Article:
Jack Myers explores a "new perspective" on the JFK assassination, one in which Officer Tippit was likely murdered in an attempt to further the same conspiracy.
Ronald Redmon continues his investigation into the saga of Eugene Dinkin by exploring some of the “psychological sets” that Dinkin retrieved and offered to the House Select Committee on Assassinations in 1977.
Courtesy of Marie Fonzi and Dave Ratcliffe, at: Ratical.org
Carrying forward his response to Fred Litwin on Garrison, Jim DiEugenio turns his unrelenting critical eye on Quillette, an organ of the alt-right which not only published an article based on Litwin's book, but also a follow-up piece with a similar title by one its editors, Jamie Palmer.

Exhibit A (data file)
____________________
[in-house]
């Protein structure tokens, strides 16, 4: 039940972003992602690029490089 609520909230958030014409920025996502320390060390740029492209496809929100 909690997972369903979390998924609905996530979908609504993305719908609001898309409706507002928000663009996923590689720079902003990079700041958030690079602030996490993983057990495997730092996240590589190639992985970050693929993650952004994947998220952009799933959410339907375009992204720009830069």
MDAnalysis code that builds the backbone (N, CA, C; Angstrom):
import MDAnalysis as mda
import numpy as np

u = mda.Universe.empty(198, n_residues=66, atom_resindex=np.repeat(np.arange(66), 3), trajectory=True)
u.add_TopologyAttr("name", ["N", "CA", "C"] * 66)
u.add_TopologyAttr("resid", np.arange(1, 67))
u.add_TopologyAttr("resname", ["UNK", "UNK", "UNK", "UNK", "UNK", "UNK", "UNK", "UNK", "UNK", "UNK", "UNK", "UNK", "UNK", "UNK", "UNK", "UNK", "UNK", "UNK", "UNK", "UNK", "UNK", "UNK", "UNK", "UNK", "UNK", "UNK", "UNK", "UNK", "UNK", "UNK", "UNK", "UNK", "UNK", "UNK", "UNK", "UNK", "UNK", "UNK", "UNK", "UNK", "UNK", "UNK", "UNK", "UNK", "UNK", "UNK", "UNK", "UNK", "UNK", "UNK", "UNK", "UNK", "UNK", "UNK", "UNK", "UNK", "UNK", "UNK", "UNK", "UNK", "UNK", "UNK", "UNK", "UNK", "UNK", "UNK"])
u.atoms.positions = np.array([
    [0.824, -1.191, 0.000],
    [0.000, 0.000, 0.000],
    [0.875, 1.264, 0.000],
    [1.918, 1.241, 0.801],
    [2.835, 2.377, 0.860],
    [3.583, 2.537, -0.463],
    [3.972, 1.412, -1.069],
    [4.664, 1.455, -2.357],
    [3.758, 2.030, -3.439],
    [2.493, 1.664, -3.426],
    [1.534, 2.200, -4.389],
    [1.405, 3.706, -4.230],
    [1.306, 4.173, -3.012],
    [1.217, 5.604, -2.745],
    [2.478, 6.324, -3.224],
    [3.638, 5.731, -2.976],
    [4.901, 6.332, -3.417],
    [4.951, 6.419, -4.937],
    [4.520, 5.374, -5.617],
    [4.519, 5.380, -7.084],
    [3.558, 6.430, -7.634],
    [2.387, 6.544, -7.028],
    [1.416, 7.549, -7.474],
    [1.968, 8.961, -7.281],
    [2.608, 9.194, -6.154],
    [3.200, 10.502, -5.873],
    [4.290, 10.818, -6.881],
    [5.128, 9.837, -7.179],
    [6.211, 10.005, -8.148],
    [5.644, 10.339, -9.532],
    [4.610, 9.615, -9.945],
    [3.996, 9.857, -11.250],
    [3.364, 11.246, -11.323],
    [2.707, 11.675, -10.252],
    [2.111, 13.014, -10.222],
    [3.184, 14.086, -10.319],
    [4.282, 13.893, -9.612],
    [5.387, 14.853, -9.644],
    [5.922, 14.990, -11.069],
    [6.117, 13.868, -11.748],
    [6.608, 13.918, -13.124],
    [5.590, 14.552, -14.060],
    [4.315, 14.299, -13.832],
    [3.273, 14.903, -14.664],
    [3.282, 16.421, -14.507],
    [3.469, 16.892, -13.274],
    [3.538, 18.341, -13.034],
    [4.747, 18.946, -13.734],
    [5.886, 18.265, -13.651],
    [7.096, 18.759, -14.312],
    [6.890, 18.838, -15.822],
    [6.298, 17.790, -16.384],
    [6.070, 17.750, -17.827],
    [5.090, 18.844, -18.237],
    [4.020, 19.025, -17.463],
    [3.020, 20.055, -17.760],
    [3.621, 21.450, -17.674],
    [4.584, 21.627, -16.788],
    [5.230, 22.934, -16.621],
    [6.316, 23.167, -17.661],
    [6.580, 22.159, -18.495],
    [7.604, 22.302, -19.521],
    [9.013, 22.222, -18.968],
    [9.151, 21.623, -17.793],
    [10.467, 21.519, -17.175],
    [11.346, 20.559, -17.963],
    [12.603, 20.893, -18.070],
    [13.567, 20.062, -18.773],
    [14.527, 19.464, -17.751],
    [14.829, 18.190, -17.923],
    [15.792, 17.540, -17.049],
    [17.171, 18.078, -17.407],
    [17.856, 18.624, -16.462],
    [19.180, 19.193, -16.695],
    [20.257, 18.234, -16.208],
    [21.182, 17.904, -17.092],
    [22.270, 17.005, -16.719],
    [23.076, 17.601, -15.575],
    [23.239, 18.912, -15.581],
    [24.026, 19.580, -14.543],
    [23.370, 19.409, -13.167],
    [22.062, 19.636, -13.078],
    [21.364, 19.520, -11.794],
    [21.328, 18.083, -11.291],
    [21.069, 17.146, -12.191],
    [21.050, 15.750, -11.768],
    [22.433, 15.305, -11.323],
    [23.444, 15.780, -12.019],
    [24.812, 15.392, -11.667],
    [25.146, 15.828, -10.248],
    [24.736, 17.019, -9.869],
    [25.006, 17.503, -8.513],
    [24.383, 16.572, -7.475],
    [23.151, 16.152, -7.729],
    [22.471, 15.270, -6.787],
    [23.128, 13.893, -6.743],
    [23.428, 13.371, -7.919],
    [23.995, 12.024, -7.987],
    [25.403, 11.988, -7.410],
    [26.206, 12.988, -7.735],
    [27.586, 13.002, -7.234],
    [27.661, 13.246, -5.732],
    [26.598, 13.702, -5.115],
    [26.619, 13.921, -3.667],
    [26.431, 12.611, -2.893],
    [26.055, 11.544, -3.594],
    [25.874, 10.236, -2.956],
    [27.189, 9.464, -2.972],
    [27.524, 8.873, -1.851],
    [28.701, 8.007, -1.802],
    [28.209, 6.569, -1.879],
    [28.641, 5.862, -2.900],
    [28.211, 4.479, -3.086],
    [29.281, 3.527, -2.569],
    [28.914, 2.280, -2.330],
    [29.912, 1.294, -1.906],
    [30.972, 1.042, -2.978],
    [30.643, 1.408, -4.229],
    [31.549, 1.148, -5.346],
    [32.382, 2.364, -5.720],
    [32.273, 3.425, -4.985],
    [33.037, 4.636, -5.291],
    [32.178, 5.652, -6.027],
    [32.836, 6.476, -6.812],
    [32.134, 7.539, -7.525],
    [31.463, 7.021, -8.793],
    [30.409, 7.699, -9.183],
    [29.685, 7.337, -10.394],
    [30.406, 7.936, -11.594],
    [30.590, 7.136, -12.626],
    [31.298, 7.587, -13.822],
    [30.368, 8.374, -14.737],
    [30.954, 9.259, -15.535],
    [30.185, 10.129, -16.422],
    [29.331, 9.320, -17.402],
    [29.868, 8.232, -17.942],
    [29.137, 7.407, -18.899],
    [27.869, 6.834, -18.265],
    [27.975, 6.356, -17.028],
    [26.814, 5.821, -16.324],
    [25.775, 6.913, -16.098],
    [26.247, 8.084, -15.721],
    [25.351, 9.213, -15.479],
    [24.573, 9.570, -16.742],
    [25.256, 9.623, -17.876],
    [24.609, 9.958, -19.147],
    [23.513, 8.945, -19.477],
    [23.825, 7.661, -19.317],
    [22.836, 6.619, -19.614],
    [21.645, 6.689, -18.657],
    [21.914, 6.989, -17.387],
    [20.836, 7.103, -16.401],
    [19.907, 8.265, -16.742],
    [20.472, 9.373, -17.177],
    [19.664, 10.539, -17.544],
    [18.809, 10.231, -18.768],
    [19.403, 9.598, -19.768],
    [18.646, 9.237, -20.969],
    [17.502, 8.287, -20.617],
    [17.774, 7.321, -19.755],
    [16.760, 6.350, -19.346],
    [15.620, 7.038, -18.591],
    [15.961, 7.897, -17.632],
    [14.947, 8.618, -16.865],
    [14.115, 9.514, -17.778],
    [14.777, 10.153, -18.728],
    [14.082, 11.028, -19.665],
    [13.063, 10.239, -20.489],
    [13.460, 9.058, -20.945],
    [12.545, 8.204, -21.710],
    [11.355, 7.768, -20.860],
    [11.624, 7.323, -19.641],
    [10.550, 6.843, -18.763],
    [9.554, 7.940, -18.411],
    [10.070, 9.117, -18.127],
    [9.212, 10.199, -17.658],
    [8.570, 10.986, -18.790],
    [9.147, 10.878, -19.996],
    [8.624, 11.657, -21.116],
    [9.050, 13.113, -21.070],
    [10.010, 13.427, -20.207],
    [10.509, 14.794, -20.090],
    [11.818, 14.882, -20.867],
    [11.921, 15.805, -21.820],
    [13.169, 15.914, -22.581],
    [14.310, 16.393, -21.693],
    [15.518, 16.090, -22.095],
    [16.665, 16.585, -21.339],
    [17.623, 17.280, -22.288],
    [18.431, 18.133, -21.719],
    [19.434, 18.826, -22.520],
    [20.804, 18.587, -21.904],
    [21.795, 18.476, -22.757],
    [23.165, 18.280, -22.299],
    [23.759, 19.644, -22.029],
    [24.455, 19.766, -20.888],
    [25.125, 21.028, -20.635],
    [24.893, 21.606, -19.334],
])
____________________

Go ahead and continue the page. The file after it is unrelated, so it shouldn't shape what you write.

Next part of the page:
Bill Simpich offers a look at some of the gems found in the new JFK document releases and how to speed up the discovery of future finds.
Rex Bradford of the Mary Ferrell Foundation gave a report recently on the progress of the JFK declassification process as it stands today. As he notes, if Donald Trump had not intervened, he would not have had to file this report.
The strength of the book lies in the tracing of the Oswald files through the CIA under Angleton’s dominion. No book on Angleton has done this before. And that is certainly a commendable achievement. Hopefully, this will become a staple of future Angleton scholarship, writes Jim DiEugenio.
Ronald Redmon follows up on an earlier article with this overview and tribute to Eugene Dinkin, who died in 2012 in Los Angeles.
Arnaldo Fernandez returns to wrap up his review of this miserable History Channel series with a searing look at the seventh episode, which adds insult to injury by pretending to be an update in response to the October 26, 2017 “final declassification” of JFK records.